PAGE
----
You have to present something interesting, something valuable to your recipient in the very first second when they open your email. The model that you would be wise to use in order to do this is called the inverted pyramid.
It is a very simple concept: first, you present your USP, your most important message, the key information in the form of an excellently written headline. The headline should be large, instantly readable and relatively short.
After this you can present supporting information. Tell the reader more about the offer, why is it good for them, how does it work. Don’t write a novel; instead write one or two short paragraphs with smaller text under the headline.
Finally, place a CTA on the bottom: a button with a few words, concrete instructions, with a color contrasting the background.
Original image source: Beautiful Email Newsletters
You can also use colors, graphics and other visual elements to support your pyramid.
When does it work best?
Of course this works best in case simple offers (like a single product promotion sent out to a well-specified segment of your list), and you can include additional information, sub-headlines and graphic in the rest of the mail if you want. But the above-the-fold part of your mail is most ideal if you arrange it as we have just described.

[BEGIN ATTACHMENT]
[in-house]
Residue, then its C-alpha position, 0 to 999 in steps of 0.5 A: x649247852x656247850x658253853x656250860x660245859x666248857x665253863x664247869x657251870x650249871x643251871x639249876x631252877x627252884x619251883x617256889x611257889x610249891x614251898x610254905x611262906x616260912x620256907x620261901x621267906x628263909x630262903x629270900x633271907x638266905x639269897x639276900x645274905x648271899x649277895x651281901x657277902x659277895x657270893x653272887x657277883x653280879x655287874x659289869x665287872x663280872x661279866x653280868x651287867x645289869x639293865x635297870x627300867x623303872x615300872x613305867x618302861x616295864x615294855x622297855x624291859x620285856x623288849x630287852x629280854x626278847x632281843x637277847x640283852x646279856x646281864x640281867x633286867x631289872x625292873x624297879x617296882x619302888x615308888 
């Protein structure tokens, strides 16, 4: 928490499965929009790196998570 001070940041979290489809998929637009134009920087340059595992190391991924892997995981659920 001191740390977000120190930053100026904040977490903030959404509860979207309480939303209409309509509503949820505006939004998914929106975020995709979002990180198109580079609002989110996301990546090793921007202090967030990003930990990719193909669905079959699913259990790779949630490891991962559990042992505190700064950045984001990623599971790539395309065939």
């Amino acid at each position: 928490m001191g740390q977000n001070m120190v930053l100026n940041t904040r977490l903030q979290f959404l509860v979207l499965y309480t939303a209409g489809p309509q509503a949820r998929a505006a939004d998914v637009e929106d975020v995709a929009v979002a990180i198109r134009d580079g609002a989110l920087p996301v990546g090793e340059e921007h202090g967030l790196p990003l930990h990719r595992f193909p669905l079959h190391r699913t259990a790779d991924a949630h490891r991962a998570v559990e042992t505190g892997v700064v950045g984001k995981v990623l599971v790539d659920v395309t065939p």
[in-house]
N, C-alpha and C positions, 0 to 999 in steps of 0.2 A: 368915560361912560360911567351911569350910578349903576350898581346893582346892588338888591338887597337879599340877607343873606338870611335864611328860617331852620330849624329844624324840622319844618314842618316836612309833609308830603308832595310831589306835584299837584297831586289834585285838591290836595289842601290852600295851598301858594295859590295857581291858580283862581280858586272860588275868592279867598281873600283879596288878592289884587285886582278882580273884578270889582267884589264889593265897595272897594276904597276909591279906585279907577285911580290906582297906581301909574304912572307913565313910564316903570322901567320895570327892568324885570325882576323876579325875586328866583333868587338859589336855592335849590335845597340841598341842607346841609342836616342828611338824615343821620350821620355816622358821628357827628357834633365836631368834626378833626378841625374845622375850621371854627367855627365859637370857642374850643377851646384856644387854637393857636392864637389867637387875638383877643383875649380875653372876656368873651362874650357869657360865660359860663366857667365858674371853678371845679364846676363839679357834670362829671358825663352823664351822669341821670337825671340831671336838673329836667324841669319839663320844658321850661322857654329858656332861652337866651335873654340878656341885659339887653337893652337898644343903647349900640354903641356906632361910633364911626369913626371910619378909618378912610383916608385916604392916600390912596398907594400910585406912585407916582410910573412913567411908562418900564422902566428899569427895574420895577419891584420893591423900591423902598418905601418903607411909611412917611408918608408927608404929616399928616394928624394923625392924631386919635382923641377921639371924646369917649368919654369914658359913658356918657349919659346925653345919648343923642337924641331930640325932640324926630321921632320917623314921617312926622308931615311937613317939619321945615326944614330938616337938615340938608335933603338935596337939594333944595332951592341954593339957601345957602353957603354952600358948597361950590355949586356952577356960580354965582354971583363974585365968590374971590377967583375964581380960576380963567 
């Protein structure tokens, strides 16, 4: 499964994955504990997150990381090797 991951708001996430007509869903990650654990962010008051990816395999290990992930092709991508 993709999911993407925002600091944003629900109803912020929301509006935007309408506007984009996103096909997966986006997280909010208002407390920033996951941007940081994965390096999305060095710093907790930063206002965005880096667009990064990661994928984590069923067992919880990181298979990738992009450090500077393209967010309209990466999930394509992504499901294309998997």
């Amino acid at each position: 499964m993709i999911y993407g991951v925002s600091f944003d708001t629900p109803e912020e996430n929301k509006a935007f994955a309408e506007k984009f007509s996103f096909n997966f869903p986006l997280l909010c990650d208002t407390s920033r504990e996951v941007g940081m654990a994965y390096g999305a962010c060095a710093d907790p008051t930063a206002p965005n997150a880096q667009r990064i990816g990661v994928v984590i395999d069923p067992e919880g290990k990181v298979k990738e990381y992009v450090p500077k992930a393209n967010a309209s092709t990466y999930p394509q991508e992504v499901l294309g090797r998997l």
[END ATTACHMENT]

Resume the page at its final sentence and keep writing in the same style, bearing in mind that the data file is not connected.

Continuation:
In order to do his with every dedicated email you send out you will need a good, flexible and responsive, preferably drag-and-drop email builder. The inverted pyramid is simple to describe, but to get the most out of it you should do one for every mail while keeping your design coherent.
In emails with more complex offers however you may have to put more energy into convincing the user – as we discussed that in a previous article about CTA placement.
As an email marketer, you should first assess what kinds of emails are needed in your campaign and then start building the necessary email templates with your email editor.
Don’t forget about this little method, and always have the “pyramid” in your mind when designing your complex responsive email templates and specific promotion messages as well.
16 Command Examples to Send Email From The Linux Command Line
In this post you'll learn how to send emails from the Linux command line. I'll show the most often used commands, SMTP configuration and terminal options.Read more
How to Create Responsive Email Designs with React Native
Responsive email coding is complex. Are you native in React Native? Abstract away email HTML & CSS into components with react-html-email or mjml frameworks.Read more
Using PHP for Sending HTML Emails with Mailgun, Sendgrid & Amazon SES
Ever wondered how to use PHP for sending HTML email templates with Mailgun, Sendgrid and Amazon SES? Read on for step-by-step coding advice.Read more